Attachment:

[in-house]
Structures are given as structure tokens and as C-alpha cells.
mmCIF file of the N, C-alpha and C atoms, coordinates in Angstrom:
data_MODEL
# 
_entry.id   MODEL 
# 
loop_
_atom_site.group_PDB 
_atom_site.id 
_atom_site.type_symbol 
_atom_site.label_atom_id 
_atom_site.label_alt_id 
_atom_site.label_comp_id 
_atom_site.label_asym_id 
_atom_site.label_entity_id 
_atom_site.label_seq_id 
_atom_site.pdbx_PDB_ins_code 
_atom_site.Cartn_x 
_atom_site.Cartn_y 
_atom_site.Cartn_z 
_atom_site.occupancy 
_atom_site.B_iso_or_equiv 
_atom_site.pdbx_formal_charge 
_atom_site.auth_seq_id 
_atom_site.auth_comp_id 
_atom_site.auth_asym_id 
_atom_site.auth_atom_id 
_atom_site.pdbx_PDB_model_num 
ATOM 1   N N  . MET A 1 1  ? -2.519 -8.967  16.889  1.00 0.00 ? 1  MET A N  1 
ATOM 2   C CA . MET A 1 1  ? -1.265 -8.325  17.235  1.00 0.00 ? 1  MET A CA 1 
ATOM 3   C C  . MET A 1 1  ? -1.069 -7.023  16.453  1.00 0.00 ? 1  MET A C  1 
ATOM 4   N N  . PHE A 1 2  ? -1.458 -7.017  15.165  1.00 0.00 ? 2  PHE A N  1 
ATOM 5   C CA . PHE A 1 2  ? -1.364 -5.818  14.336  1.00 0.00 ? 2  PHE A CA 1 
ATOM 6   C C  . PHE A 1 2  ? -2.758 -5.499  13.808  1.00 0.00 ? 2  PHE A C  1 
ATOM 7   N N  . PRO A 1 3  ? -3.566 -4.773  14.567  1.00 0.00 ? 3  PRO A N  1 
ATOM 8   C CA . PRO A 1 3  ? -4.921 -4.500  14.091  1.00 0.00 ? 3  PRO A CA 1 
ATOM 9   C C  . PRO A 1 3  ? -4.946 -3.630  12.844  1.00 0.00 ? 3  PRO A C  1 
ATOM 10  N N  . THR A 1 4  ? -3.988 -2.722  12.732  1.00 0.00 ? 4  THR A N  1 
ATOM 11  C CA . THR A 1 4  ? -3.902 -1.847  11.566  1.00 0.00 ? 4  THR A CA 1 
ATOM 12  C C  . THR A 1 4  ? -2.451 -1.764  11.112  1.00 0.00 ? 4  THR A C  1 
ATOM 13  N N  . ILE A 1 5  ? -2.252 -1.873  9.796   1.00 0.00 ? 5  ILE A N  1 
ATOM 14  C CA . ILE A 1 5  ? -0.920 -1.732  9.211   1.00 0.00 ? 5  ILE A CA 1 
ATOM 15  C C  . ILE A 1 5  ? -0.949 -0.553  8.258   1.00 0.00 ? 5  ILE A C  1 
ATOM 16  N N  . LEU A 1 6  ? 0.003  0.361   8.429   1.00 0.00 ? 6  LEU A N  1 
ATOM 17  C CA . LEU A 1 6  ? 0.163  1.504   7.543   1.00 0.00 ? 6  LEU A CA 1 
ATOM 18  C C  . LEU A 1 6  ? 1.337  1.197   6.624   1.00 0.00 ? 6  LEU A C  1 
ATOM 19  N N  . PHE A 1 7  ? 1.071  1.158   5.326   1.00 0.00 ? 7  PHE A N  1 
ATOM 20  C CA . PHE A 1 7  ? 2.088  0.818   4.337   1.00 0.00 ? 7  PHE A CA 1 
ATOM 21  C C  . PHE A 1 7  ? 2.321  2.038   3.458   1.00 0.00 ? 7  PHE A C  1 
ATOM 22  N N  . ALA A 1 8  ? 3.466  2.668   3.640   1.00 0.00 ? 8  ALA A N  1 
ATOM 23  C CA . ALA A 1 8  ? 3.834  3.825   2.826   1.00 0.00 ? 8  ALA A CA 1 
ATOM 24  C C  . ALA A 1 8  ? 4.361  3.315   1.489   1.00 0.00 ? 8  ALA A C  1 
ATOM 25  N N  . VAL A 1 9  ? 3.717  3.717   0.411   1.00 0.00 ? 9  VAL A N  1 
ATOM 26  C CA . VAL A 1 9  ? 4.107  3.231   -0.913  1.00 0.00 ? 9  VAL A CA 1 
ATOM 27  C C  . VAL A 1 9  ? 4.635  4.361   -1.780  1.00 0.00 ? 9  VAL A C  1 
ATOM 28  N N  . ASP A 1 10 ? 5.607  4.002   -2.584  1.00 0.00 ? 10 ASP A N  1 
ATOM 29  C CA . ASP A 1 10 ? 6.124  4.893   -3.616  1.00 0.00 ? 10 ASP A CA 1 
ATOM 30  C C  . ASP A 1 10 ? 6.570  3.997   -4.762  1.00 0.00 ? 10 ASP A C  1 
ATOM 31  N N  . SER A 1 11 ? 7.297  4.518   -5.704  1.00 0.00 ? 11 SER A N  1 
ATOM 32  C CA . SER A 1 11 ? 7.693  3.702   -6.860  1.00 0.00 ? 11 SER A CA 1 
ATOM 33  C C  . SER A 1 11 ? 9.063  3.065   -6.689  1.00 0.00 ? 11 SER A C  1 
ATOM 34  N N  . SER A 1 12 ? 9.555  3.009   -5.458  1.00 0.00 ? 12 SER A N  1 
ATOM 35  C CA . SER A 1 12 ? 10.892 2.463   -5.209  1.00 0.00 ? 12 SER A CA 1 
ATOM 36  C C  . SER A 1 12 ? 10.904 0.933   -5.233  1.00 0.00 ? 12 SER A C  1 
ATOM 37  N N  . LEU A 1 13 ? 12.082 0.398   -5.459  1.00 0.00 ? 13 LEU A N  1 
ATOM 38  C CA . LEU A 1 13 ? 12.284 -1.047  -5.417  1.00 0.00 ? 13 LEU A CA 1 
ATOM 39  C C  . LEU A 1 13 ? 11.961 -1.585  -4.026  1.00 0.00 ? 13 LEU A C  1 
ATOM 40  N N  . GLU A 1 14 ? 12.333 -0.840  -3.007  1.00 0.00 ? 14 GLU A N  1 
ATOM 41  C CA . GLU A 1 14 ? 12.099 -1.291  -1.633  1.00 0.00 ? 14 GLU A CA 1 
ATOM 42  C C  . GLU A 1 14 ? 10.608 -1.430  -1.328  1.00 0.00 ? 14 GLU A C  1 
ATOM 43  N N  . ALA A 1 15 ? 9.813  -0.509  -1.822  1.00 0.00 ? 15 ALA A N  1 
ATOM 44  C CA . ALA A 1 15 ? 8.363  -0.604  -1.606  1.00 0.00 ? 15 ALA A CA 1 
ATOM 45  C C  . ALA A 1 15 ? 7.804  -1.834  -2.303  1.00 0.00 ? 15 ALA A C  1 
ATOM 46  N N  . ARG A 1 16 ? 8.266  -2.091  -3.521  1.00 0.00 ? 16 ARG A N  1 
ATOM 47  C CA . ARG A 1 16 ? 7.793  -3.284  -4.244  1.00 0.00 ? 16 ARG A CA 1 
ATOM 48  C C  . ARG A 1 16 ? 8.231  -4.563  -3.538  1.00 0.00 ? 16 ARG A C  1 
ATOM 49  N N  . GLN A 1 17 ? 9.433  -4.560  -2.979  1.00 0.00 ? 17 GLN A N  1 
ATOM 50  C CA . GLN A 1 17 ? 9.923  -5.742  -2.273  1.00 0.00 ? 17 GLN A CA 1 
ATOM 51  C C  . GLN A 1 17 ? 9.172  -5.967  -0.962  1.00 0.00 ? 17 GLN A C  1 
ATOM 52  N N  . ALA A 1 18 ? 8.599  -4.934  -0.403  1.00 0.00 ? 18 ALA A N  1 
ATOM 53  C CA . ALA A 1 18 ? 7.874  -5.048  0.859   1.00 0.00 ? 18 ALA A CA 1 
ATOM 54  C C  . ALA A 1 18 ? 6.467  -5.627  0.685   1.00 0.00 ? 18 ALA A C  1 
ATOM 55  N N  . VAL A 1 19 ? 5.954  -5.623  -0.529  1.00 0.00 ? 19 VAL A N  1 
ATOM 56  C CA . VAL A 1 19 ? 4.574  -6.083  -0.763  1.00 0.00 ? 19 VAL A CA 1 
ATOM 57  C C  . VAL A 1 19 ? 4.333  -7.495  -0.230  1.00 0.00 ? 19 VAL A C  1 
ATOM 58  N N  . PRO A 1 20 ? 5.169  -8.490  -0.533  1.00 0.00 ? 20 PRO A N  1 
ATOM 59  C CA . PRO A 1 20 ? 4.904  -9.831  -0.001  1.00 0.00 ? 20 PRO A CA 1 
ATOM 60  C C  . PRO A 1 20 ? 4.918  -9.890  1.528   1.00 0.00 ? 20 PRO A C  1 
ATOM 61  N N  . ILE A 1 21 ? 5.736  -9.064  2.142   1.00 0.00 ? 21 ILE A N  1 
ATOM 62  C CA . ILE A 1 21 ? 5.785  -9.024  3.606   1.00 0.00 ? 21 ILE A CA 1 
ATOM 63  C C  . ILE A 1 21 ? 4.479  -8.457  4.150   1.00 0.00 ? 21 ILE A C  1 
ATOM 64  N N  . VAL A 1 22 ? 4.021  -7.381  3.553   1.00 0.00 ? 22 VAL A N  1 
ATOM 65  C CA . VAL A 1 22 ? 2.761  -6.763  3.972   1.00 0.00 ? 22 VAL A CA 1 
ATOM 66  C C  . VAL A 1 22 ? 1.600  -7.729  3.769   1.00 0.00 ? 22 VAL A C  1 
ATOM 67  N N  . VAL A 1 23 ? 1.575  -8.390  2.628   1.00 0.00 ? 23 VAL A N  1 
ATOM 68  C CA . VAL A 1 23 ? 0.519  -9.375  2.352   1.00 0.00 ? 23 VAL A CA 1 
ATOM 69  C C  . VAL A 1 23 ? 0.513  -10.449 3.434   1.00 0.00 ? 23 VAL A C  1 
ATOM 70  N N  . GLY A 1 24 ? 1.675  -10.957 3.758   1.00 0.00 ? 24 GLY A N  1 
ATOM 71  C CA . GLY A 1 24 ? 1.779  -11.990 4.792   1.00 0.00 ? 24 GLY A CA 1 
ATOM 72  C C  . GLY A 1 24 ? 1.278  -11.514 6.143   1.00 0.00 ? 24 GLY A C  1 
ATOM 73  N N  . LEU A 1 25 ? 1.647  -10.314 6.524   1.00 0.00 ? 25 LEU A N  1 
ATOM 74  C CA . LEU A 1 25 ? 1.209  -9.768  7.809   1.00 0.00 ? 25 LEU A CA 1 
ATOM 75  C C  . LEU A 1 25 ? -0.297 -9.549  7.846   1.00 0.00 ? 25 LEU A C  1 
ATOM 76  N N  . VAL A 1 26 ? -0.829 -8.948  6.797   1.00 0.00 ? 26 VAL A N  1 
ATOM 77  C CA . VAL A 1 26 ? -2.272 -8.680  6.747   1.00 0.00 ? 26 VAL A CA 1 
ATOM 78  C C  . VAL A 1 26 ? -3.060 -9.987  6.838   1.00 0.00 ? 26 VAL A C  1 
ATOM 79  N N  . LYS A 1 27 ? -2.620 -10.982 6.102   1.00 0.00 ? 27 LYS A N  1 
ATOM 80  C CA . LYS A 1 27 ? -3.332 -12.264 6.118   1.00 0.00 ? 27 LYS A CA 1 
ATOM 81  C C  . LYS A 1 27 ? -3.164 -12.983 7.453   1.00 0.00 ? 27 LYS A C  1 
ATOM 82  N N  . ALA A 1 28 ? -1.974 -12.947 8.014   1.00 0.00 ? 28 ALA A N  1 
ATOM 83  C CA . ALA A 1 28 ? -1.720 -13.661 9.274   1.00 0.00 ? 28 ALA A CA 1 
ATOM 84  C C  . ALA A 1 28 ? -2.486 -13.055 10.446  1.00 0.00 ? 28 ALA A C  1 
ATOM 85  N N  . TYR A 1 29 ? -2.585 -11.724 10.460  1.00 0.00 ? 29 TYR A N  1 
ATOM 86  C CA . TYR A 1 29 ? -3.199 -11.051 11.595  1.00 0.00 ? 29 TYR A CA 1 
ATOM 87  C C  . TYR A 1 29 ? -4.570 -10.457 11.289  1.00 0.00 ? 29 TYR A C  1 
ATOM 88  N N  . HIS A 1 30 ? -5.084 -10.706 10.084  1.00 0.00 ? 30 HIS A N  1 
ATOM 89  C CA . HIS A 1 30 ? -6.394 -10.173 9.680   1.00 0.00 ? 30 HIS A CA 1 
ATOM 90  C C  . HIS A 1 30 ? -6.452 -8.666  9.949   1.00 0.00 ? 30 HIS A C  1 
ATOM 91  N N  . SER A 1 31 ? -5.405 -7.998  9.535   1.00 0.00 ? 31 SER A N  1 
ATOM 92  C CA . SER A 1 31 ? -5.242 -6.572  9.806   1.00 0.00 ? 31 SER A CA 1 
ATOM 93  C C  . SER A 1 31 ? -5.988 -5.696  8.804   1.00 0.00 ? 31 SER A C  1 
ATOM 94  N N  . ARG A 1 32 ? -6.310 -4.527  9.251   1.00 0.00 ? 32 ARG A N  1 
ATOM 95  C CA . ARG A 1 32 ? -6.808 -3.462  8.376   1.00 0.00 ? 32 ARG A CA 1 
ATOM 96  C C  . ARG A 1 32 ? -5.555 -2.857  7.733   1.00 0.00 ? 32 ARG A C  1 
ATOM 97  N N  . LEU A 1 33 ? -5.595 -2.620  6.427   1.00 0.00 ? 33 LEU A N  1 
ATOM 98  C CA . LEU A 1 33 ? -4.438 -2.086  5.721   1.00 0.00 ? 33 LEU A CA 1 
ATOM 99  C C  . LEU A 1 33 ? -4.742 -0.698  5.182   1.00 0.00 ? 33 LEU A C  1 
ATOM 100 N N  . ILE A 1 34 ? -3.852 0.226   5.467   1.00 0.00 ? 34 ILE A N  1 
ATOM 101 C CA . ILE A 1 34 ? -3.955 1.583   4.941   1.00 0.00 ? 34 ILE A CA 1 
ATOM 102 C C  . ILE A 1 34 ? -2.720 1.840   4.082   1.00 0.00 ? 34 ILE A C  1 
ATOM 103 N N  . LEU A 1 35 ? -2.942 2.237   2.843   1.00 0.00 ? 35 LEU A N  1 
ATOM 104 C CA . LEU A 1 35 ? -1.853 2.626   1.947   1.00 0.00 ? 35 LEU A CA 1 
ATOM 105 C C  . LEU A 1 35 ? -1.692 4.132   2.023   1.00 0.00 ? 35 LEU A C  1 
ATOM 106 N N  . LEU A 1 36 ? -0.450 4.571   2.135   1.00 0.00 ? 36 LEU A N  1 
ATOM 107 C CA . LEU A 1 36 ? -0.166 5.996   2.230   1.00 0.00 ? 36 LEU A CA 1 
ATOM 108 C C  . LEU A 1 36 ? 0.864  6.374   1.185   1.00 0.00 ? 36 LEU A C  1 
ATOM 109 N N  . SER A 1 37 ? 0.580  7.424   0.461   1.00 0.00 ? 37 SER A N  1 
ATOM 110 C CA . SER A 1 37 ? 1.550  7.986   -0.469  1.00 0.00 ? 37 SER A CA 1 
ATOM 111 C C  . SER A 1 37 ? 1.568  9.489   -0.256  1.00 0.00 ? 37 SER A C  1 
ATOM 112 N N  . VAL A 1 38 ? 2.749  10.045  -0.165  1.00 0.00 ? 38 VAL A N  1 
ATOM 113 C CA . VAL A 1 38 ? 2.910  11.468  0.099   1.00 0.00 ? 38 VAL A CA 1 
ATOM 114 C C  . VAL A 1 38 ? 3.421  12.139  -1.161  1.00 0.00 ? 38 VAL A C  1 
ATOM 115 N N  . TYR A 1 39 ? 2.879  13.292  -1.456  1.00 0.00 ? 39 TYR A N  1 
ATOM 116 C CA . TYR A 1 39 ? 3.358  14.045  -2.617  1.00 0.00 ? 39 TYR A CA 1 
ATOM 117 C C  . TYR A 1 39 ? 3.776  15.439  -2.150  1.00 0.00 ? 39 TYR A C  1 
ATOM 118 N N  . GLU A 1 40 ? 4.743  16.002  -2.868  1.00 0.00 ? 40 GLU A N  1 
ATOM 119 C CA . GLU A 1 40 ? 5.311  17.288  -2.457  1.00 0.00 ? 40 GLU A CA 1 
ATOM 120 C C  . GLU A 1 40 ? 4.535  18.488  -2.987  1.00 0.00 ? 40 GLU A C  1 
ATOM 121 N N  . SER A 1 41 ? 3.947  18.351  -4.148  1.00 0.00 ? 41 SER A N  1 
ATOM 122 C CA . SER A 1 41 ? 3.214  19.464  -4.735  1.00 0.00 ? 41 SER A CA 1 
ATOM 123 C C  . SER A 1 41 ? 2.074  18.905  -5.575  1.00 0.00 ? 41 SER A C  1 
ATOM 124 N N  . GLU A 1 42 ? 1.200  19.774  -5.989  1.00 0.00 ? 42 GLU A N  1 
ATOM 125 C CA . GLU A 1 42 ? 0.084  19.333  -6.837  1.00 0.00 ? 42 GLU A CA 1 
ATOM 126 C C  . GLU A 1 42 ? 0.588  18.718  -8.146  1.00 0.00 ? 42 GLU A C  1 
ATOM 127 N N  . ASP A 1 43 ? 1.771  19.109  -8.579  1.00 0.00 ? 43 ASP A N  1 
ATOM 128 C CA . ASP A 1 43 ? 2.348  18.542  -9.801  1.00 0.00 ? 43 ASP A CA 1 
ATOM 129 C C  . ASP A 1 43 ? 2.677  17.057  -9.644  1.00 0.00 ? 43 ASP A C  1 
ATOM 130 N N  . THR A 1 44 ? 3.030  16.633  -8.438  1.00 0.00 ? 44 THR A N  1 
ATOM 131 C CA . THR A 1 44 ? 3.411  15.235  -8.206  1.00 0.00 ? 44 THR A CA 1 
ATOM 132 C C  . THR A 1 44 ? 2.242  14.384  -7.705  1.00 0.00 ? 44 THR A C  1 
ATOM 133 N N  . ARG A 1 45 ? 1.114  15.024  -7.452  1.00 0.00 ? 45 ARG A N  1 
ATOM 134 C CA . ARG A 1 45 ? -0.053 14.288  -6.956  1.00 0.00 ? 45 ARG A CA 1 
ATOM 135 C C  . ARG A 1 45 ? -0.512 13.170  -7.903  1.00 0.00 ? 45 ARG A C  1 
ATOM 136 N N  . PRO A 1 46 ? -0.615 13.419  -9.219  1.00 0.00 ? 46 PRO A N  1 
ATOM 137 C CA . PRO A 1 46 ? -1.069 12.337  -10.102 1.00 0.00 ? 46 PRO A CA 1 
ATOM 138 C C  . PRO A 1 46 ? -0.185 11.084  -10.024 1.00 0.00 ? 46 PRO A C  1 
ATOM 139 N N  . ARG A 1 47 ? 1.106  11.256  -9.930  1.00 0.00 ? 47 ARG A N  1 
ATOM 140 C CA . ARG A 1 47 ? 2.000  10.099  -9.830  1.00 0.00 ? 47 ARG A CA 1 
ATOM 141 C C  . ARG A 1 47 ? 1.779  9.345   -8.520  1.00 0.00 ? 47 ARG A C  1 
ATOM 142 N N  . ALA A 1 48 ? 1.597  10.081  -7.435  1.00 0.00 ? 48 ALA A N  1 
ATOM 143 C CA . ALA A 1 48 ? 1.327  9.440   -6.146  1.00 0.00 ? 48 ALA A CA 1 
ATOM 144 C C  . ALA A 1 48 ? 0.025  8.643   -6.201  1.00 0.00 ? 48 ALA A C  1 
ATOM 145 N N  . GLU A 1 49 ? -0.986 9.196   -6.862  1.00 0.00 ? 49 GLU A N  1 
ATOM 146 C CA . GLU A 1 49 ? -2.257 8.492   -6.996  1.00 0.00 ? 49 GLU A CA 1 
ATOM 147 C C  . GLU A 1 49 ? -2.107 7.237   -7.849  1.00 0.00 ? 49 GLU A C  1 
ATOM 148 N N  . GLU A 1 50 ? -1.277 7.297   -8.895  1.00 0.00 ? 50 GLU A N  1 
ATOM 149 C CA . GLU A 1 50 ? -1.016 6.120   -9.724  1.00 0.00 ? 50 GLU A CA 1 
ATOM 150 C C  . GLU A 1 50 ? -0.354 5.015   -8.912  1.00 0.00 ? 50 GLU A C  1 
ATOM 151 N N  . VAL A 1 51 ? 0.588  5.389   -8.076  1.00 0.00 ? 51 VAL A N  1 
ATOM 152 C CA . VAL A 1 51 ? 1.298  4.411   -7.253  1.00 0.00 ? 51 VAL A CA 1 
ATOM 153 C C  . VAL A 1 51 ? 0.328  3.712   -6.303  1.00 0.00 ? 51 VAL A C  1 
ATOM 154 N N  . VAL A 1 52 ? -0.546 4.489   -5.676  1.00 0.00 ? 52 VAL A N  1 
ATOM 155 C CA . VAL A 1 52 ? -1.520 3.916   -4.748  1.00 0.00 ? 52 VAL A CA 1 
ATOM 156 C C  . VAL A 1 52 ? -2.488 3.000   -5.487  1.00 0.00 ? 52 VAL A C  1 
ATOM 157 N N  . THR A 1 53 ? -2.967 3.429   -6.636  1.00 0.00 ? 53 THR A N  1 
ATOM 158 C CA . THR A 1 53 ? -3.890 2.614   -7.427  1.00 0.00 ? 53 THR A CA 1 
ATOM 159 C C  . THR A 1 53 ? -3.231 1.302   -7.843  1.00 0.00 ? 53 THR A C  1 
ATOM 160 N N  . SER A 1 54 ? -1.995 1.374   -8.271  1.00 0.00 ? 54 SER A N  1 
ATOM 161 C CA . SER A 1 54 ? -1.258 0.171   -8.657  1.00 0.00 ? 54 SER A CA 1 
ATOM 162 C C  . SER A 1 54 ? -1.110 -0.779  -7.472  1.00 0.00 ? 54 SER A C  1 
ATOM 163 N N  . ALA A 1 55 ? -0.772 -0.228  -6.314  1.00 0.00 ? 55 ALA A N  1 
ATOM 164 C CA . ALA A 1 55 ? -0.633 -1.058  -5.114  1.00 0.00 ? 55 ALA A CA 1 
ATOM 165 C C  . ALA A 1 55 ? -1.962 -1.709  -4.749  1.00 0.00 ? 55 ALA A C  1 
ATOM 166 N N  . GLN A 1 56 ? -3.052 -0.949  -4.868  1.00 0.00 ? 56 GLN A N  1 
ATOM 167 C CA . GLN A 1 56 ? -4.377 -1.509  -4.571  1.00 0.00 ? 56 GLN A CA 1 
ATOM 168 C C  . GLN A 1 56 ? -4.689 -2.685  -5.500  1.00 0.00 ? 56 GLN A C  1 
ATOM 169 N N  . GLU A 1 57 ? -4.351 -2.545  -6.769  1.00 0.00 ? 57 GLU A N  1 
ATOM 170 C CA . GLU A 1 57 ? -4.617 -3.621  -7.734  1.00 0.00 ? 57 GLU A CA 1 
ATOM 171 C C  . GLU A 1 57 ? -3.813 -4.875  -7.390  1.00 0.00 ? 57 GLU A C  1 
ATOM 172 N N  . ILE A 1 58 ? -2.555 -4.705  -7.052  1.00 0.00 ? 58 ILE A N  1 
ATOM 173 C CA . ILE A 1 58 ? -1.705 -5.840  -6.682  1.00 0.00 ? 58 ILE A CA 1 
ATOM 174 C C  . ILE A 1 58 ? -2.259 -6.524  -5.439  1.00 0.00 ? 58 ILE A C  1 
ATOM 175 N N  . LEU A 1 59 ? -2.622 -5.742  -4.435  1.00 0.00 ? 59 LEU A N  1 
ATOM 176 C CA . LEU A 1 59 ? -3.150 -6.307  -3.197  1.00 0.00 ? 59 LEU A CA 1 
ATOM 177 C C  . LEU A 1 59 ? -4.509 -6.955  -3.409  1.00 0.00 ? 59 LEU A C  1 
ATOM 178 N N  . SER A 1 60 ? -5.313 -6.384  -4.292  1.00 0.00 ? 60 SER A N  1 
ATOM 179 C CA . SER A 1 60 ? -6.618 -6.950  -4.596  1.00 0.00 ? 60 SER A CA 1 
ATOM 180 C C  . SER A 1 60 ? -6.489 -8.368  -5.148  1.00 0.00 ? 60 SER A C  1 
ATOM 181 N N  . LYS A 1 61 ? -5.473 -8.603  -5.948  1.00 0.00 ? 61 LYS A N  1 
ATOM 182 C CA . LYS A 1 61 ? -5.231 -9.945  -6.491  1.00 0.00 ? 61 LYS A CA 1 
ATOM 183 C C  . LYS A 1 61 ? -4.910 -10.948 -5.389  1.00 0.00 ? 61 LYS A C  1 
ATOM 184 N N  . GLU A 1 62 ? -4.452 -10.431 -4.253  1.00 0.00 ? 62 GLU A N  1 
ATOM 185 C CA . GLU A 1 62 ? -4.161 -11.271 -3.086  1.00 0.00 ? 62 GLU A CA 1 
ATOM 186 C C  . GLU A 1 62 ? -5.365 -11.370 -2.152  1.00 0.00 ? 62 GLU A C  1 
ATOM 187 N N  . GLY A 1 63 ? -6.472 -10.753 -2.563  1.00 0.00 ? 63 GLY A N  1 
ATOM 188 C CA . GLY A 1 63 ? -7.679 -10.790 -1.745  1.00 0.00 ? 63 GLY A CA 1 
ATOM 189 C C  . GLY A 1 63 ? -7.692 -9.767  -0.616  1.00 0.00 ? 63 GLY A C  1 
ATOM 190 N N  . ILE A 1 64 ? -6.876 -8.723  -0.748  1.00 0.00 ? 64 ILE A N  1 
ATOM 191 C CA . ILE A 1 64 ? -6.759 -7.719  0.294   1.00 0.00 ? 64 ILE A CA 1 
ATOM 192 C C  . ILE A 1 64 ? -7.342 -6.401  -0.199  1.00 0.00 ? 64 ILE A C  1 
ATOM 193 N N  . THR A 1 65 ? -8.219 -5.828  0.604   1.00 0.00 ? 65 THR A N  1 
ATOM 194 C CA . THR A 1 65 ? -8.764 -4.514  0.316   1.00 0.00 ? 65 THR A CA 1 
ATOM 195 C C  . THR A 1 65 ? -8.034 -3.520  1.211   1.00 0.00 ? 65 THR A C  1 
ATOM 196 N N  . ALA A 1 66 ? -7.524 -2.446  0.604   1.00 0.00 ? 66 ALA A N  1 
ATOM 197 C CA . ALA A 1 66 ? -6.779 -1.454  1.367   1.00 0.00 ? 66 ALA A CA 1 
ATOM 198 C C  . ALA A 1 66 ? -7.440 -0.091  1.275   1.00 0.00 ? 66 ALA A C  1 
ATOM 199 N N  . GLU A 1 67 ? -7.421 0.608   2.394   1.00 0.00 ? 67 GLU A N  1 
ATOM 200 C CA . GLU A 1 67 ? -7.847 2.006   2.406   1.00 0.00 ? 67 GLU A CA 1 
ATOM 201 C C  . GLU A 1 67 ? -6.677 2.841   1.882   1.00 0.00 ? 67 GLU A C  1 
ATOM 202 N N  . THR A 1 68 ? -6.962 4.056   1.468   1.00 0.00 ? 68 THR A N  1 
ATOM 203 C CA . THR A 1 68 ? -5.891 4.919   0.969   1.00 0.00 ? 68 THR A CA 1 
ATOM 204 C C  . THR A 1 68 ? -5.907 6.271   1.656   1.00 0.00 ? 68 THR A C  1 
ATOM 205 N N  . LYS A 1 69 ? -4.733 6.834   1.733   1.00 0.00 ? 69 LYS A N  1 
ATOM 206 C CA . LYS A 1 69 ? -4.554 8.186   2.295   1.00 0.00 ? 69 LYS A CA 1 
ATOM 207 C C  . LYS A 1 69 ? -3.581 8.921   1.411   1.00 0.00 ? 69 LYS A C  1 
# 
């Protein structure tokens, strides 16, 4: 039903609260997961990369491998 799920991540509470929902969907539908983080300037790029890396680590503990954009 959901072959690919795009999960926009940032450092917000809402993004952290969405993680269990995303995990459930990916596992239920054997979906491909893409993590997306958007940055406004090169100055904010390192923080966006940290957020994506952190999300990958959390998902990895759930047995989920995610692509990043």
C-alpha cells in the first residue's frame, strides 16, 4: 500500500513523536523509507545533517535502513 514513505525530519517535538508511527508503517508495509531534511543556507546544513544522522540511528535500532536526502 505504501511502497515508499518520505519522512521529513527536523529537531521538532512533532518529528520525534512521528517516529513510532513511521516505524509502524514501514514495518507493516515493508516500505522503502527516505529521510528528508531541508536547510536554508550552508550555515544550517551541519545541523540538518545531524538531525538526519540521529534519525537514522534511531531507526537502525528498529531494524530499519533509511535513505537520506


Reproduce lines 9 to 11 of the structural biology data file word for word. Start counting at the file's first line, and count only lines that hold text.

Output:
_atom_site.group_PDB 
_atom_site.id 
_atom_site.type_symbol 